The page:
Give Peace a Pass

Give Peace a Pass

"America's expansiveness, intrusiveness, and tendency toward political, economic, and strategic dominance are not some aberration from our true nature," writes Robert Kagan. "That is our nature."

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The source: “Cowboy Nation” by Robert Kagan, in The New Republic, Oct. 23, 2006.

Throughout the ideolog-ical vicissitudes of the Clinton and two Bush administrations, the United States deployed troops to or bombed Panama, Somalia, Haiti, Bosnia, Kosovo, Afghan­istan, and Iraq, averaging a new military adventure every 19 months. A new direction? Surpris­ingly, no. “Americans stand almost alone in believing in the utility and even necessity of war as a means of obtaining justice,” writes Robert Kagan, senior associate at the Carnegie Endowment for International Peace and author of Dangerous Nation: America’s Place in the World From Its Earliest Days to the Dawn of the Twentieth Century (2006).

Kagan’s portrait of America is precisely the opposite of its ­self-­percep­tion. “The United States, as the world knows, will never start a war,” said President John F. Kennedy at the height of the Cold War. “The United States is a peaceful nation.” Indeed, as America struggles militarily in Iraq and Afghan­istan, Kagan says, there is a sense that the nation has gone astray, becoming too militaristic, too idealistic, and too arrogant. It has become an empire rather than the reluctant good neighbor that seeks only peace and ­stability.

From its march down the Mayflower gangplank to its toppling of the Saddam Hussein statue, America has been a revolutionary power, consistently expanding its participation and influence in the world, Kagan argues. From the 1740s through the 1820s, Americans pressed westward from the Alleghenies to the Pacific, southward to Florida and Mexico, and northward to Canada, eventually subduing the native Indians as well as pushing France, Spain, and Russia off the continent. Only Great Britain managed to hang on, clinging to the northern ­latitudes.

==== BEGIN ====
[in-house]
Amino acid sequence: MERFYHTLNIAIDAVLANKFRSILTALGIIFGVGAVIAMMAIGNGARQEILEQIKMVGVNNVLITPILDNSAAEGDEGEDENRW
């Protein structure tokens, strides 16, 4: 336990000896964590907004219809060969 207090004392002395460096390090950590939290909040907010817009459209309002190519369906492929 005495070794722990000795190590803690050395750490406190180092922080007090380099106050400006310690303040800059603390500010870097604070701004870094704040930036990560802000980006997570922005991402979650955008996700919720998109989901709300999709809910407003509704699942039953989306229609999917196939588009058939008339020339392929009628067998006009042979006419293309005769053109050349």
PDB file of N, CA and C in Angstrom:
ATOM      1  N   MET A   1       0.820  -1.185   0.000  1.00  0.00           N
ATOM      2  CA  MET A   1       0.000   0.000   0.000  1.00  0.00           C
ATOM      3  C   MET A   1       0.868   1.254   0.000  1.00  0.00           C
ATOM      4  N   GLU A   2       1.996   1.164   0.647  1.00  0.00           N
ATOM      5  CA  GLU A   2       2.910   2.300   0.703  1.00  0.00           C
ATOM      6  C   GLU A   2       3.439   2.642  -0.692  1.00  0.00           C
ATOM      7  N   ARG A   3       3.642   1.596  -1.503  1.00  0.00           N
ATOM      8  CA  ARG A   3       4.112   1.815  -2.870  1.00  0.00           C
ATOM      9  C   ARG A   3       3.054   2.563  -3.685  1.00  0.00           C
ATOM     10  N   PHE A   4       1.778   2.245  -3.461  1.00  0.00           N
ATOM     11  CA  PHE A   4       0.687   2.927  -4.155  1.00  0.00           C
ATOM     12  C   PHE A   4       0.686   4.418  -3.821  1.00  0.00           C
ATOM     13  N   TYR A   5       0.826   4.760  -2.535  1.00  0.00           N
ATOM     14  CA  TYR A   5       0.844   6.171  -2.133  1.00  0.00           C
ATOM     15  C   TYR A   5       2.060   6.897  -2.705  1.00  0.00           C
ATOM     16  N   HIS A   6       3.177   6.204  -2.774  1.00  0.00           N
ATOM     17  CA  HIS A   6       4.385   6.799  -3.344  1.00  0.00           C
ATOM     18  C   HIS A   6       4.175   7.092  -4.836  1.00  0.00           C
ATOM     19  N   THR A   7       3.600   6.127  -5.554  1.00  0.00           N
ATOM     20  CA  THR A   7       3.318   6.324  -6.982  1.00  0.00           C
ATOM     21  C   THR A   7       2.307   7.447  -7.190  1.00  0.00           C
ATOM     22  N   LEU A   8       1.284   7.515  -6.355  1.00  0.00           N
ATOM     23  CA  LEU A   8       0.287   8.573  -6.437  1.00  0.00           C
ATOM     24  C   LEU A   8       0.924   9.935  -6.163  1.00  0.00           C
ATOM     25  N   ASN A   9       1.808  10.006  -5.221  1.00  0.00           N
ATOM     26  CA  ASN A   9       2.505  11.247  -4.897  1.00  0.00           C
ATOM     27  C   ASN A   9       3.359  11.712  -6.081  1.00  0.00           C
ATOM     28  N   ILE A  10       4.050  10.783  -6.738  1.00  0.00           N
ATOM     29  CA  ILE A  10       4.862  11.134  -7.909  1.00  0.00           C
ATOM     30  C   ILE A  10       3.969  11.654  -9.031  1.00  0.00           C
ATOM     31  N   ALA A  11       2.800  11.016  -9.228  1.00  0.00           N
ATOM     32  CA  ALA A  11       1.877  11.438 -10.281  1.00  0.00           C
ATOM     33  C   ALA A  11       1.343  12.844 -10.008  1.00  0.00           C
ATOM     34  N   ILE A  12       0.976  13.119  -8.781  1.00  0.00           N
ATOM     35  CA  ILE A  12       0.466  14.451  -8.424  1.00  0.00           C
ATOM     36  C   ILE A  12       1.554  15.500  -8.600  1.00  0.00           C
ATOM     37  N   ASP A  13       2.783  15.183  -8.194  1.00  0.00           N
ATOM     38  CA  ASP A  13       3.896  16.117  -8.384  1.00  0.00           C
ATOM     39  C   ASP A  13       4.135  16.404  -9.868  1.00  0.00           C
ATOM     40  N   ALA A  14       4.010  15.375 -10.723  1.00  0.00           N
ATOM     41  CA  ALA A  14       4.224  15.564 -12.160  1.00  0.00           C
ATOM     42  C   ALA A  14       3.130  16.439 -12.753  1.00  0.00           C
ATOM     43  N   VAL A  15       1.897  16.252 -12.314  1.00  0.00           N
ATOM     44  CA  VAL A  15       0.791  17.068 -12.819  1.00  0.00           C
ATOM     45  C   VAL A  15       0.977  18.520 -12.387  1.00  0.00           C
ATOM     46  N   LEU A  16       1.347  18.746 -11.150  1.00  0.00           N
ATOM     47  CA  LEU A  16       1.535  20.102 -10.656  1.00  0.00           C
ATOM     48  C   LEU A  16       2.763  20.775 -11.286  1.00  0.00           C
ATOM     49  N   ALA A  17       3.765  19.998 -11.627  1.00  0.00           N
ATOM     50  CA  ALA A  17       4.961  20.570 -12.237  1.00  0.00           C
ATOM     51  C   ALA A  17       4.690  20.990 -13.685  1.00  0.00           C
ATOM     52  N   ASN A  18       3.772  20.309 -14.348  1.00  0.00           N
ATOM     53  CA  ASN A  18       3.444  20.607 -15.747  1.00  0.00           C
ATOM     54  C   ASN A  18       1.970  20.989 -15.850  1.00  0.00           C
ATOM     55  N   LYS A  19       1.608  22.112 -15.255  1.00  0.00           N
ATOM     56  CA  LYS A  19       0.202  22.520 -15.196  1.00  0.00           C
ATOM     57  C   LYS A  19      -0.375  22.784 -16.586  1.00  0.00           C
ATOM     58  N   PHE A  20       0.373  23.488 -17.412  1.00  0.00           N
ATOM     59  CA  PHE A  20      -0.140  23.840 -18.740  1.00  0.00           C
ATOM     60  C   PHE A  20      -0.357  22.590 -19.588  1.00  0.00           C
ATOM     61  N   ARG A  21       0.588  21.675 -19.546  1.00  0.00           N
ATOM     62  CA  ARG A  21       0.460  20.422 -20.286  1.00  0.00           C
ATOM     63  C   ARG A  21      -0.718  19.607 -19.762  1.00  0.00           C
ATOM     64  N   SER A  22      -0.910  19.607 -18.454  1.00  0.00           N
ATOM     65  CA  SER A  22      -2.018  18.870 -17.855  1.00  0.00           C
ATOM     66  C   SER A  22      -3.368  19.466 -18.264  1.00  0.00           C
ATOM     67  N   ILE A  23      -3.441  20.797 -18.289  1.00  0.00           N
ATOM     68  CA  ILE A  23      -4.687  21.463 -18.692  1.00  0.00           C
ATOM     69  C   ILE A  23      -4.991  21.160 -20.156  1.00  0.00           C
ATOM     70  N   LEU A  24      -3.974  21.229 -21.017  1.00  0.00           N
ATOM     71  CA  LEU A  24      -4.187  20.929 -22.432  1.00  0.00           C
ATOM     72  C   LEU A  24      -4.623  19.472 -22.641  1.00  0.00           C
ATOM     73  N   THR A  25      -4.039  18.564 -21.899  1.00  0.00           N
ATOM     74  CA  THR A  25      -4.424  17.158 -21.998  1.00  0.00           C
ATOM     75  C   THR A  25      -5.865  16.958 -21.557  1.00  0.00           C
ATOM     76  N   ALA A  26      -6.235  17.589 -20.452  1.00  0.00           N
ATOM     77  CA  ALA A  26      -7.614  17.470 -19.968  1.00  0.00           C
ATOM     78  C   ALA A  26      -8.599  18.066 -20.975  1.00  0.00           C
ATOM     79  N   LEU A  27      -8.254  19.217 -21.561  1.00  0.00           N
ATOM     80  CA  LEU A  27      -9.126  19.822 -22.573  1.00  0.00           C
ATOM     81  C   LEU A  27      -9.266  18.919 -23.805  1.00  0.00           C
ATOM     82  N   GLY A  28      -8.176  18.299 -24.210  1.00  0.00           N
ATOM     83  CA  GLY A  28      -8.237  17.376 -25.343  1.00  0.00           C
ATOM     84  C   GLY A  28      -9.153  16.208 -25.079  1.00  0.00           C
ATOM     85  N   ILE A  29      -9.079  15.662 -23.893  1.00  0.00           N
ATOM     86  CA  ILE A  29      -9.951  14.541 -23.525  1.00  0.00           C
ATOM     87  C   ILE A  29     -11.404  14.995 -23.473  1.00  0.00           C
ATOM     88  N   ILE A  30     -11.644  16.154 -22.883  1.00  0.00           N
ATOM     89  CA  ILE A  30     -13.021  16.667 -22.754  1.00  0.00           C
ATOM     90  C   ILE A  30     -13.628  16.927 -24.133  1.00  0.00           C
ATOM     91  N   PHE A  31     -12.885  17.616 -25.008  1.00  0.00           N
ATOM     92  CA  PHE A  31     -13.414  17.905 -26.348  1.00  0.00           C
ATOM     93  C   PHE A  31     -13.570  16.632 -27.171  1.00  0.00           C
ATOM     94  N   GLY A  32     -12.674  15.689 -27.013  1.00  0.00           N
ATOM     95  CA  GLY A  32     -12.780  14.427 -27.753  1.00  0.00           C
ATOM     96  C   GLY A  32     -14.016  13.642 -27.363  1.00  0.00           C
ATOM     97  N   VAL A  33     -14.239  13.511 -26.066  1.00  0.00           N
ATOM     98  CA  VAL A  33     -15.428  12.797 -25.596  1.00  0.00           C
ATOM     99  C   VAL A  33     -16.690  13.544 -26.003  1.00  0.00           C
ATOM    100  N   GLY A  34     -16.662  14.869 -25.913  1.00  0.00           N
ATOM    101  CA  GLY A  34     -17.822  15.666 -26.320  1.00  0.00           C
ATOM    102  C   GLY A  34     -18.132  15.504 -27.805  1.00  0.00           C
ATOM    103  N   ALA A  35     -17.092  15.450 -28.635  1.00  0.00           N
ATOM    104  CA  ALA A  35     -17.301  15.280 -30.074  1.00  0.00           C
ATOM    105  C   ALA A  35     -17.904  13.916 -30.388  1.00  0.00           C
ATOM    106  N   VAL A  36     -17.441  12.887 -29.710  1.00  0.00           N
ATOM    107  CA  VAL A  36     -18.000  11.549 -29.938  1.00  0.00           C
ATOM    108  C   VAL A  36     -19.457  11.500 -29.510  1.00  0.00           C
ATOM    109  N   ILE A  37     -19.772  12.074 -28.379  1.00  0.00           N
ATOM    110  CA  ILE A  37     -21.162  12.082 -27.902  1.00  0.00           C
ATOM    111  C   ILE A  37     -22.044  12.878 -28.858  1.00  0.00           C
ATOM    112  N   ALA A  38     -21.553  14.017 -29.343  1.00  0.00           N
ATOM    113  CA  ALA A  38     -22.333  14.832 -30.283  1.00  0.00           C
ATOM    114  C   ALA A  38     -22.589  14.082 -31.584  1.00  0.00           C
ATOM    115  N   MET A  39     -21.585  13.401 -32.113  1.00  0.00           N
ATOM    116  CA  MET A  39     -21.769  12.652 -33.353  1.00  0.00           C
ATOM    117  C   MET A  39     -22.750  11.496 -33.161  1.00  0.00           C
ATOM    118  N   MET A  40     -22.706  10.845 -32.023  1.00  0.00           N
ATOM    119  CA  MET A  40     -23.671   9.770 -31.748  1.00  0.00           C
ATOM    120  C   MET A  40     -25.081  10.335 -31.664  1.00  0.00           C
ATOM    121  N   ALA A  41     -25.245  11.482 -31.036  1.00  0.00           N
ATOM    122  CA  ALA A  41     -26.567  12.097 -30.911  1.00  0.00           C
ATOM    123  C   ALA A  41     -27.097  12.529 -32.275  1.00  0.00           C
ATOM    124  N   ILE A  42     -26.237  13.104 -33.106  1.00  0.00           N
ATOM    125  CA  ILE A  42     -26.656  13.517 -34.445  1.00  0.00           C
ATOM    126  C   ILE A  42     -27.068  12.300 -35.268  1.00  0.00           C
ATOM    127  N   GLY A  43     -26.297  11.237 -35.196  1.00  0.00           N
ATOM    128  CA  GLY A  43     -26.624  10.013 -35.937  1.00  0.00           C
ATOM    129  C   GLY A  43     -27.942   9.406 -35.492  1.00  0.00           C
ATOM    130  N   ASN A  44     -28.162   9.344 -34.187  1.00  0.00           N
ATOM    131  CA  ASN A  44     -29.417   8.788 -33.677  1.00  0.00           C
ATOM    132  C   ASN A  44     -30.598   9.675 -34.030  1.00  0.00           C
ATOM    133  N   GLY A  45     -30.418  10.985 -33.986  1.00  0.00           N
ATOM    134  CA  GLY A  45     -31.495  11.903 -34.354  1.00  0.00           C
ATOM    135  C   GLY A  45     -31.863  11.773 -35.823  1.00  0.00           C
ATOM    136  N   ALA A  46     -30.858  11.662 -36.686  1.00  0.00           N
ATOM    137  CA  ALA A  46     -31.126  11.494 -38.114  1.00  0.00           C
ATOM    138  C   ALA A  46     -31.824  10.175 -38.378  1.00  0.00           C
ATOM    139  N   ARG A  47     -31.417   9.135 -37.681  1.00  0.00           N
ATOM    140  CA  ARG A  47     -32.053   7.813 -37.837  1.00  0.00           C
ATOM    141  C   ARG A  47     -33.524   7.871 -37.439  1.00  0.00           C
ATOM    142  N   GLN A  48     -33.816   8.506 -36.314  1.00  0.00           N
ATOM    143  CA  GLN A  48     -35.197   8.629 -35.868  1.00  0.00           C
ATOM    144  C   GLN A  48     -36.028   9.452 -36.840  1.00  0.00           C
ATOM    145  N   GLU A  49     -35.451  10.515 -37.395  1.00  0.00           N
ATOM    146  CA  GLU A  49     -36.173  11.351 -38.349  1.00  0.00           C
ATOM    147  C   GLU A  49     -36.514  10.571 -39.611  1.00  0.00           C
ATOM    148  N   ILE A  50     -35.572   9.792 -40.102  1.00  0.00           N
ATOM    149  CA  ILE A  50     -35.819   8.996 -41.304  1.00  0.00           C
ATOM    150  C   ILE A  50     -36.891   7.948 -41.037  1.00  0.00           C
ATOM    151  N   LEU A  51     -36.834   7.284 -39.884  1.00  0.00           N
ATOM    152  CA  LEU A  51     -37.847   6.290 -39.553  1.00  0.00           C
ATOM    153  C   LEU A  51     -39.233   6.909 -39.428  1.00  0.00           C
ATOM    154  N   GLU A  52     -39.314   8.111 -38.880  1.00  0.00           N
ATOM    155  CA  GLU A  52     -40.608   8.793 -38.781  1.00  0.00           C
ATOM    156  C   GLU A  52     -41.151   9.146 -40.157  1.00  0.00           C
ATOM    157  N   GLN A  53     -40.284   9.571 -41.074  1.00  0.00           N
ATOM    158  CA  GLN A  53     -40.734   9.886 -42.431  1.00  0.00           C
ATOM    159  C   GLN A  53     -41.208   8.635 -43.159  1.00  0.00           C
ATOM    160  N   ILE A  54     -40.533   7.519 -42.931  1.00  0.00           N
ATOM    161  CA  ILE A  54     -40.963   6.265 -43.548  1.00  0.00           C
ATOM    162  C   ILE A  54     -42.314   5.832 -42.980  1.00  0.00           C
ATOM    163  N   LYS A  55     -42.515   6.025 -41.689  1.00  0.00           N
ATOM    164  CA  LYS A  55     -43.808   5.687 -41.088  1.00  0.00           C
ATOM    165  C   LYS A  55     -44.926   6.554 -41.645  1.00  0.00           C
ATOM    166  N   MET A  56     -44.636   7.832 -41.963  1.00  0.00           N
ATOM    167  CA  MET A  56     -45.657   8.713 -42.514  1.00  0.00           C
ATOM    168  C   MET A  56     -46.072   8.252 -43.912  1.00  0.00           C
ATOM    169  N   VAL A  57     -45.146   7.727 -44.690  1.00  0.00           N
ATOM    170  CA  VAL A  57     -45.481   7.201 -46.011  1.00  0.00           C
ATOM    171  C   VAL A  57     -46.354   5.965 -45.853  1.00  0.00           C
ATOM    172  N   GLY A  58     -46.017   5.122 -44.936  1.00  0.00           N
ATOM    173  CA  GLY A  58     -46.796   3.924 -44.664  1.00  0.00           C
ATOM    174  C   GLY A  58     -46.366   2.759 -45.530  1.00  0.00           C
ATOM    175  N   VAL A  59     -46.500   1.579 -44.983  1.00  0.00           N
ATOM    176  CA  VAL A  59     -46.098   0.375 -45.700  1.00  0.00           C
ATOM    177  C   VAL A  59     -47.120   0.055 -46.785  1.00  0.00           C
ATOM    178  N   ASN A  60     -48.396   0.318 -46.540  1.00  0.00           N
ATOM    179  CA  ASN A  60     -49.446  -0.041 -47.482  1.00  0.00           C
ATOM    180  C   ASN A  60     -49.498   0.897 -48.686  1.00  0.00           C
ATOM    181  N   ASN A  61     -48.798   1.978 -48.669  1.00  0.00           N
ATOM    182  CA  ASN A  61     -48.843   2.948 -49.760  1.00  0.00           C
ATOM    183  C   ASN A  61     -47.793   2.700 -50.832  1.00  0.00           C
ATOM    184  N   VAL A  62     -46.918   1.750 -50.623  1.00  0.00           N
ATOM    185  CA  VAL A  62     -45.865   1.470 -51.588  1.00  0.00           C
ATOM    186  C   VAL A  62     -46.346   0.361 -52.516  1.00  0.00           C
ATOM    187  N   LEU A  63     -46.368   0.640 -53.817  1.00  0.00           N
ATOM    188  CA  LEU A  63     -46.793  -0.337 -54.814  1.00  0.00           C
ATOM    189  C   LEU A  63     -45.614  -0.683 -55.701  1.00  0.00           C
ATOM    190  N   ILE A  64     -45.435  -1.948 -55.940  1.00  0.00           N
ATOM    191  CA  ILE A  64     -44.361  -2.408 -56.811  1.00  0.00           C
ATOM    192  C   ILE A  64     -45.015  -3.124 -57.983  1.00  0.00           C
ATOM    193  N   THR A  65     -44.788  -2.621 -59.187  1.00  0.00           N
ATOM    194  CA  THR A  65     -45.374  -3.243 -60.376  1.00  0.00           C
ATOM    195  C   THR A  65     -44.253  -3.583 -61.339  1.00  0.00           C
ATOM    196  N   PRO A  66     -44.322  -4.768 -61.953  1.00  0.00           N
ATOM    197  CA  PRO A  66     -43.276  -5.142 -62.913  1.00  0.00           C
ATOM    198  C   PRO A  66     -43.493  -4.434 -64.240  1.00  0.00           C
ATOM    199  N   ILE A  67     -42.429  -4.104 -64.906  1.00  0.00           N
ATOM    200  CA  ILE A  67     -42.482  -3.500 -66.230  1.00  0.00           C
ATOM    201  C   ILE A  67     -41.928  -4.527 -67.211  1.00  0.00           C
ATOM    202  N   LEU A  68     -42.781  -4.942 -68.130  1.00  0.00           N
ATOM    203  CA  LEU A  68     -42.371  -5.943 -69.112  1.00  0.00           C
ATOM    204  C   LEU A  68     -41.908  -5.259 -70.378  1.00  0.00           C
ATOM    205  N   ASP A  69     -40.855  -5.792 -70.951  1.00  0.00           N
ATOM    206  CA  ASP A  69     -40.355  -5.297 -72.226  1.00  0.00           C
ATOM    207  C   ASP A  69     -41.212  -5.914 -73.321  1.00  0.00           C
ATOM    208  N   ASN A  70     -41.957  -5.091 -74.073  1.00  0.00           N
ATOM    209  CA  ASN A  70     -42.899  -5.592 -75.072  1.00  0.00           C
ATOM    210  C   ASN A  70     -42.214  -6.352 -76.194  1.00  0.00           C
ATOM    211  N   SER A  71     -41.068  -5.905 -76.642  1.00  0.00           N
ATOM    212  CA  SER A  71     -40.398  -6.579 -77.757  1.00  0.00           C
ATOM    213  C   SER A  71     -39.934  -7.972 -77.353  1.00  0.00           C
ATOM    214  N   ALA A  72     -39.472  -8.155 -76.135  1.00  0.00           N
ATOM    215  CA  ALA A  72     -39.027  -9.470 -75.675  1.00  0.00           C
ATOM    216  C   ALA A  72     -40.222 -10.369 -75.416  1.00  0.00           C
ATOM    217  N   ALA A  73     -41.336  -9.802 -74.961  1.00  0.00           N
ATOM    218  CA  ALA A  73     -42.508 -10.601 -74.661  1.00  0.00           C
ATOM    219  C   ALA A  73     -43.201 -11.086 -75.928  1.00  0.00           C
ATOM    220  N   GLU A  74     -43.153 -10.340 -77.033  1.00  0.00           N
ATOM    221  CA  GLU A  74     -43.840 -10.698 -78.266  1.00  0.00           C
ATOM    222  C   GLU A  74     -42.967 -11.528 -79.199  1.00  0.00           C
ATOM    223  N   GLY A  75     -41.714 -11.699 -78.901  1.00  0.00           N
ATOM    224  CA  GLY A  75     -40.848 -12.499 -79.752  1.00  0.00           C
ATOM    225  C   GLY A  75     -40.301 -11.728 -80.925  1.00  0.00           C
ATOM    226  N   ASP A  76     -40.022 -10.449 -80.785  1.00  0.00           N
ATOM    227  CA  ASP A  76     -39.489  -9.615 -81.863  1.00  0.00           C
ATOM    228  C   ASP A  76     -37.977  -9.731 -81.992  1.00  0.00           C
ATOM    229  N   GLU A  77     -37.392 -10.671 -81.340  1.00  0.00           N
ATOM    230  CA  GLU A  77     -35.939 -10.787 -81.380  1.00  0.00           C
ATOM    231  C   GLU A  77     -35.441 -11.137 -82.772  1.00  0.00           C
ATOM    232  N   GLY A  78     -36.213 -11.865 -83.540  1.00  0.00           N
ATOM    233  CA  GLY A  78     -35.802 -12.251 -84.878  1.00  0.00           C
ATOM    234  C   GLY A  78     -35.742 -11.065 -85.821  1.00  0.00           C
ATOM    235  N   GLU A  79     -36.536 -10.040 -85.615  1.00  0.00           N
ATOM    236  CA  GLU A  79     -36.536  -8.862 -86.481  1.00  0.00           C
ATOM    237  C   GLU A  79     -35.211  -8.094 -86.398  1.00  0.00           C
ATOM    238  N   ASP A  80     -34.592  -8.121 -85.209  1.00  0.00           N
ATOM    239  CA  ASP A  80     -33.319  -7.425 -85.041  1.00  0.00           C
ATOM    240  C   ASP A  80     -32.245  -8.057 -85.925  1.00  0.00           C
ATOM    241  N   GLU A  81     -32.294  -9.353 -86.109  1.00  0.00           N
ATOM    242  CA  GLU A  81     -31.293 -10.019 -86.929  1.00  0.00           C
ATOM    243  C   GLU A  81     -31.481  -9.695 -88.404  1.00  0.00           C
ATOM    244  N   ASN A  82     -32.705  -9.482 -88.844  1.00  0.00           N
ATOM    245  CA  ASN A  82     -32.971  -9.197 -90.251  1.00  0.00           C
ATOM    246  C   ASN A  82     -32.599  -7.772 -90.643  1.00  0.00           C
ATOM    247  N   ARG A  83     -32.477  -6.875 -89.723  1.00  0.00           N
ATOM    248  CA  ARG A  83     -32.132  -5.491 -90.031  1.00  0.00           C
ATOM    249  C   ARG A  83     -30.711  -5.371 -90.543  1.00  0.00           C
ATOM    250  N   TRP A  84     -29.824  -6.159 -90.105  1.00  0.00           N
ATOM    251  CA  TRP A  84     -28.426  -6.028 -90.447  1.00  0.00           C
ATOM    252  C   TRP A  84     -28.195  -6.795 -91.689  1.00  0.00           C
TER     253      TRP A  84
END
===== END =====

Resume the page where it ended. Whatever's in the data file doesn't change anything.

This did not happen by accident. Thomas Jefferson saw a vast “empire of liberty.” Secretary of State William Seward predicted that America would become the world’s dominant power, “greater than any that has ever existed.” Dean Acheson called the United States “the locomotive at the head of mankind,” and Madeleine Albright said it was the world’s “indispensable nation.”

Americans decry war. They are uncomfortable with using war to achieve their objectives, suspicious of power (even their own), uneasy with using influence to deprive others of freedom, and disapproving of ambition. So they compose comforting narratives of their imagined innocent ­past.

“It is easier than facing the hard truth,” writes Kagan. “America’s expansiveness, intrusiveness, and tendency toward political, econ­omic, and strategic dominance are not some aberration from our true nature. That is our nature.”

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